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Validatum has written and lectured extensively on previous occasions about law firms misaligned meritocracy structures and the capacity for that misalignment to encourage pricing behaviour that is sub-optimal for both the client and the firm. So, kudos to someone of the standing of Annette Kimmitt, the CEO of Minter Ellison, Australia’s largest law firm, who recently called out the billable hour as a poor measure of ‘client impact’ as a result of which the firm proposes to revisit the way it acts as a ‘gateway’ to bonus payments in the Australian Financial Review.
A former partner at EY, Ms Kimmitt questioned whether the billable hour was promoting the right behaviour. Despite complaints that it rewards inefficiency, it remains the dominant measure in the legal services industry – both for billing clients and calculating remuneration.
“There are things we do that are incongruent with our ambition for what we want to be renowned for,” Ms Kimmitt said. “I’ll give you an example. The gateway into the lawyer bonus scheme at Minter Ellison is billable hours. Billable hours are an input; it doesn’t tell you anything about the extent to which you’re creating impact with clients …
“We need to revisit the bonus structure…Are billable hours – as a gateway to a bonus – really driving the sort of behaviours that are congruent with what we want to be renowned for by the external market?”
Most of us are familiar with Pavlov’s classical conditioned response experiments. It is therefore obvious to most that the best way to get the behaviour you want is to provide reward for doing so, or at least refrain from punishing people for it. The flip side is that you must actively disincentivise the behaviour you don’t want.
We were recently asked to provide one of our large law firm clients with assistance on a panel renewal for a FTSE 100 client. It was the first time we had seen an explicit articulation in the RFP of the client’s belief that misalignment of the firms’ internal meritocracy structures, were at best hindering the opportunity for cost reduction and at worst, overtly incentivising fee earners at the client’s expense.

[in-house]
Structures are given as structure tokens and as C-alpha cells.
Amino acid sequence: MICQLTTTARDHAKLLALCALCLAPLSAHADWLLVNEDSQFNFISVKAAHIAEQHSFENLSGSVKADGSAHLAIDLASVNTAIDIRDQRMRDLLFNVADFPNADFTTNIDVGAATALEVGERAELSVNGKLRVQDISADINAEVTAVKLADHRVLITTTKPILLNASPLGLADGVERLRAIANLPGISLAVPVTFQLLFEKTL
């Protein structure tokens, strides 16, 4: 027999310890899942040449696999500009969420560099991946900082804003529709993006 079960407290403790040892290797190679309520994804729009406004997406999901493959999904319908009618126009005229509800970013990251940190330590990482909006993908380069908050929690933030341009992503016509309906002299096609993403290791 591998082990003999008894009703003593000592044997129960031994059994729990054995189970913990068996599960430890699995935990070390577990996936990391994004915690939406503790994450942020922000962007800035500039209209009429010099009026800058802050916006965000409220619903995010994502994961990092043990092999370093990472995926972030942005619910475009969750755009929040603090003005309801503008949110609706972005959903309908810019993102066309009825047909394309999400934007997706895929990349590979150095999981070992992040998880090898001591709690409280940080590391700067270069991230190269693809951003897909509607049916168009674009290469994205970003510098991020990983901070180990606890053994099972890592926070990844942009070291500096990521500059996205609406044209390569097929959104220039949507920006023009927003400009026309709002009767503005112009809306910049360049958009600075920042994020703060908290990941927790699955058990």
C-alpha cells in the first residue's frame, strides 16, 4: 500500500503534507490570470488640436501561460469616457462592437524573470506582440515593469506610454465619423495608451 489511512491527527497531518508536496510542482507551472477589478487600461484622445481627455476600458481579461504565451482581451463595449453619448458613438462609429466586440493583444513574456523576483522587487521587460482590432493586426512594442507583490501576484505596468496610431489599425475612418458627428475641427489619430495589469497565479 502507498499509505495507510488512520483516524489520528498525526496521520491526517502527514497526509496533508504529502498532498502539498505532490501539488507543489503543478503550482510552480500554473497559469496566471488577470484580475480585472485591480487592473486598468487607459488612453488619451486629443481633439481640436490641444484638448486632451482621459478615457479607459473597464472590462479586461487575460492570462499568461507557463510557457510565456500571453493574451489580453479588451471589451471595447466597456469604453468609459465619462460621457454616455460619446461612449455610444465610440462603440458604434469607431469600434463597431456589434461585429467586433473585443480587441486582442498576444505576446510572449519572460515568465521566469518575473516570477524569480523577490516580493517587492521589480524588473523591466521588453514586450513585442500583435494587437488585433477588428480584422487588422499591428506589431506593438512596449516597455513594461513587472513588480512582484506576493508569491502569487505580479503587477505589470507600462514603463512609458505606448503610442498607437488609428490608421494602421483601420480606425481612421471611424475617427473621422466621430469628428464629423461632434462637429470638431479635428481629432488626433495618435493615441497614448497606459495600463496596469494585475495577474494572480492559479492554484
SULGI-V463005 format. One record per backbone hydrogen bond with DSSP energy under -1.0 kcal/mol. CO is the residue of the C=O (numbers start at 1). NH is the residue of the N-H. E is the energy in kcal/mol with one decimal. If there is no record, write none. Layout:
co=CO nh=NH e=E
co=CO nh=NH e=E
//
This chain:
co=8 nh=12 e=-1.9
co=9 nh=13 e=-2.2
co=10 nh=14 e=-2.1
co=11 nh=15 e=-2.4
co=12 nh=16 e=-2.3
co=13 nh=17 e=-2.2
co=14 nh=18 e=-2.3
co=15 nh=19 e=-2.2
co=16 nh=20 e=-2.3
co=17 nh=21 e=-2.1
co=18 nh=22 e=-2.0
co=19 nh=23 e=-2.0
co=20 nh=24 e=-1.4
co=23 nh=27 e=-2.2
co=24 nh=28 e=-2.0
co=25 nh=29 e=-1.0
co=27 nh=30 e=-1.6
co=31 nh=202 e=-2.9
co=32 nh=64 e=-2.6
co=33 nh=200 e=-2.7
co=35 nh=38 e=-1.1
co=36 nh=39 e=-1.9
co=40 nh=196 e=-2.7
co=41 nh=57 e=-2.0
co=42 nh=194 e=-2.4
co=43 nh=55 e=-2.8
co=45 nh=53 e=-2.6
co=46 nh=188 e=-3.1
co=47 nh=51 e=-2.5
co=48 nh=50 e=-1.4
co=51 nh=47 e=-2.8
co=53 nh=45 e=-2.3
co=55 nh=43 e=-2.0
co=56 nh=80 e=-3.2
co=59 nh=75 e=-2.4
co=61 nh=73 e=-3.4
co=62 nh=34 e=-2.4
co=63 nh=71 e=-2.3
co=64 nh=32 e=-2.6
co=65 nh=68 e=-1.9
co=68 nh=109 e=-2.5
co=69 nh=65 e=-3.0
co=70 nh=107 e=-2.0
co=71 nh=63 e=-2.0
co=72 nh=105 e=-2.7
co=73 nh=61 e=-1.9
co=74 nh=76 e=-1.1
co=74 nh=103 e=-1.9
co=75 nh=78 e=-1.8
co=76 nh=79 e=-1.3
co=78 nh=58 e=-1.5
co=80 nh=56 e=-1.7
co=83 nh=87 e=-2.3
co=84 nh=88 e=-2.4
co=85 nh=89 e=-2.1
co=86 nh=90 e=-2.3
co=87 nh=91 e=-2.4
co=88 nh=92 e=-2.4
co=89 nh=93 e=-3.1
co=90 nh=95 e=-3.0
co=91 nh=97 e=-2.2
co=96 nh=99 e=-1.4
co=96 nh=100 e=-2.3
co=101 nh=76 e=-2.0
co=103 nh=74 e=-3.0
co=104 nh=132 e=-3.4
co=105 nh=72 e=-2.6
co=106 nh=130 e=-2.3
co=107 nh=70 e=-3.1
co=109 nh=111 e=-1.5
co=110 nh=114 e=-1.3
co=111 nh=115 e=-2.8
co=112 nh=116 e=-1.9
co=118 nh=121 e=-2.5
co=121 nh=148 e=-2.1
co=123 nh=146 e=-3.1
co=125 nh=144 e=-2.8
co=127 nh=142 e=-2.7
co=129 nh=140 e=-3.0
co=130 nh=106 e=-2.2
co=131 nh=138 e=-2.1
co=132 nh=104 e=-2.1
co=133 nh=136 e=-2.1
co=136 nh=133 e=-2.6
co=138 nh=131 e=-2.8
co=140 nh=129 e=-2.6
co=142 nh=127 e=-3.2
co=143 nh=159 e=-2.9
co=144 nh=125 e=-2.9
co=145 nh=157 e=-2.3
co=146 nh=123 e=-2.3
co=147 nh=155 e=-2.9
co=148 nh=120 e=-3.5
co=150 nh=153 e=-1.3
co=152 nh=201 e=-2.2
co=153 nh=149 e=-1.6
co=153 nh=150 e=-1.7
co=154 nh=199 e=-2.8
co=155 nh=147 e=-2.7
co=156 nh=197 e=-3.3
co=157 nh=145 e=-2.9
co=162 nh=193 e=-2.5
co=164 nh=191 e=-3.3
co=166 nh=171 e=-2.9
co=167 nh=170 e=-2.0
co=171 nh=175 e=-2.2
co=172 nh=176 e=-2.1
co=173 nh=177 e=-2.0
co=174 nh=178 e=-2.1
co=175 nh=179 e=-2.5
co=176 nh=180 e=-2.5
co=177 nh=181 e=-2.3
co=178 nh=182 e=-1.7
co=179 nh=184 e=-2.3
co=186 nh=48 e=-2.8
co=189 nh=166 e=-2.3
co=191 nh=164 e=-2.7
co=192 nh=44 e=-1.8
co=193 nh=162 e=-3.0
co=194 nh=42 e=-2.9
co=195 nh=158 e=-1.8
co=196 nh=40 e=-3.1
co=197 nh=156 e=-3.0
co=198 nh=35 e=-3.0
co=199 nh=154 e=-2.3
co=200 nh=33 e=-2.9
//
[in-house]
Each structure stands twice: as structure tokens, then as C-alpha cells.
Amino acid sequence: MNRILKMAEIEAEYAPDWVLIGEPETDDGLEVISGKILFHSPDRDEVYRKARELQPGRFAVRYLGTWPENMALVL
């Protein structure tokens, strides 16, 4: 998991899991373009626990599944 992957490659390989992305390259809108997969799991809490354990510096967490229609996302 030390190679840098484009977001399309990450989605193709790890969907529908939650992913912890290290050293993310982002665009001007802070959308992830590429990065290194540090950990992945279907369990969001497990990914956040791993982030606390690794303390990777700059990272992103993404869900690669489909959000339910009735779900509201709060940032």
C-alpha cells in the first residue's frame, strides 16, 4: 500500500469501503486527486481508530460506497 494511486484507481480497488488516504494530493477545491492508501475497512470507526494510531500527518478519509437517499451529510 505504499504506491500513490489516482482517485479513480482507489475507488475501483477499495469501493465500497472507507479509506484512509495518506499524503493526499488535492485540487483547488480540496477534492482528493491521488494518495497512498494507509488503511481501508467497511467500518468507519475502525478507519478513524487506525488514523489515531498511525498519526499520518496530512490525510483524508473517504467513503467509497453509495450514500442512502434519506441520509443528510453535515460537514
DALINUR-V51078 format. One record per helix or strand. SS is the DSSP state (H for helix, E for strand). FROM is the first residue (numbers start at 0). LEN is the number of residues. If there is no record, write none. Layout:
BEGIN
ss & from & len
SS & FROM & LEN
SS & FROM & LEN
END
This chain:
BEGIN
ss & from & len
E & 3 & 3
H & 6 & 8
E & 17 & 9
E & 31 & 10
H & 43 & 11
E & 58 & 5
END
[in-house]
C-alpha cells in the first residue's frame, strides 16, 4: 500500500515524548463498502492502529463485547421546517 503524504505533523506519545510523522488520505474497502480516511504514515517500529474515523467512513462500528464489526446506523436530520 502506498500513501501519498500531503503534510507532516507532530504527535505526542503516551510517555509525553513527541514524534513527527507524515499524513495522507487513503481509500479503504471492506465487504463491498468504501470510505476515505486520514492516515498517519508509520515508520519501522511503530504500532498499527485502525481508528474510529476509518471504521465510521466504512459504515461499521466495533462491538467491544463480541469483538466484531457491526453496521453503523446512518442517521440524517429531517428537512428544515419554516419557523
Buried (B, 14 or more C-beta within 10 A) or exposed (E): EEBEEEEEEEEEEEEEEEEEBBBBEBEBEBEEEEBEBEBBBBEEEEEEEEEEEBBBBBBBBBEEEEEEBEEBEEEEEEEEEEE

The RFP included the following statement…
“…you should consider how you incentivise your own employees and whether this runs counter-intuitive to what you are proposing in this model. For example, if [our] objective is to reduce overall … cost… and the law firm incentivises its employees by giving them billed hours targets, then the two are mismatched from the start. You may need to consider introducing different performance objectives for fee earners who work on [our matters].”
Subtext – and we want to see evidence of those recalibrated internal incentives! If not, you won’t survive the first cut.
In short, it is patently obvious to all clients that you get the behaviour that you are measuring, reporting and appraising people on. And yet most law firms still just don’t get it.
To properly align incentives to support its mission and objectives, the firm must determine what fee earners believe they are being encouraged to do and not do, and why.
Some people will do what you want anyway, for personal reasons, but most effective law firm leaders understand the need to use a ‘carrot and stick’ approach to get the behaviour they want. They create cultures that educate, inspire and motivate people to do the right things and they provide incentives but also accountability and consequences.
They don’t sit idly by while hoping their people will behave the way they want them to. And they most certainly do not create or permit the existence of a dissonant meritocracy structure that advocates certain pricing behaviour and service delivery, but measures, reports and rewards something completely different.
When the interests of the firm and those of individuals within the firm collide, most people will do what is in their personal best interests, not the firms. You can tell me until you are blue in the face that the client wants to see evidence of efficiency gains but if my bonus hinges on billable hours then I’m going to thrash my time sheet to within an inch of its life.
And what of the argument that if we don’t hold people to billable hours targets, we can’t hope to be as profitable as we might otherwise be. Well, we won’t deny that it does require a complete rethink of what value looks like through the clients eyes and how we monetise that value, but more and more firms are attempting that transition and it’s worth nothing that two of the most profitable firms in the UK top 50 do record time, but don’t have billable hours targets.
This article was first published by Validatum, which you can read by clicking here.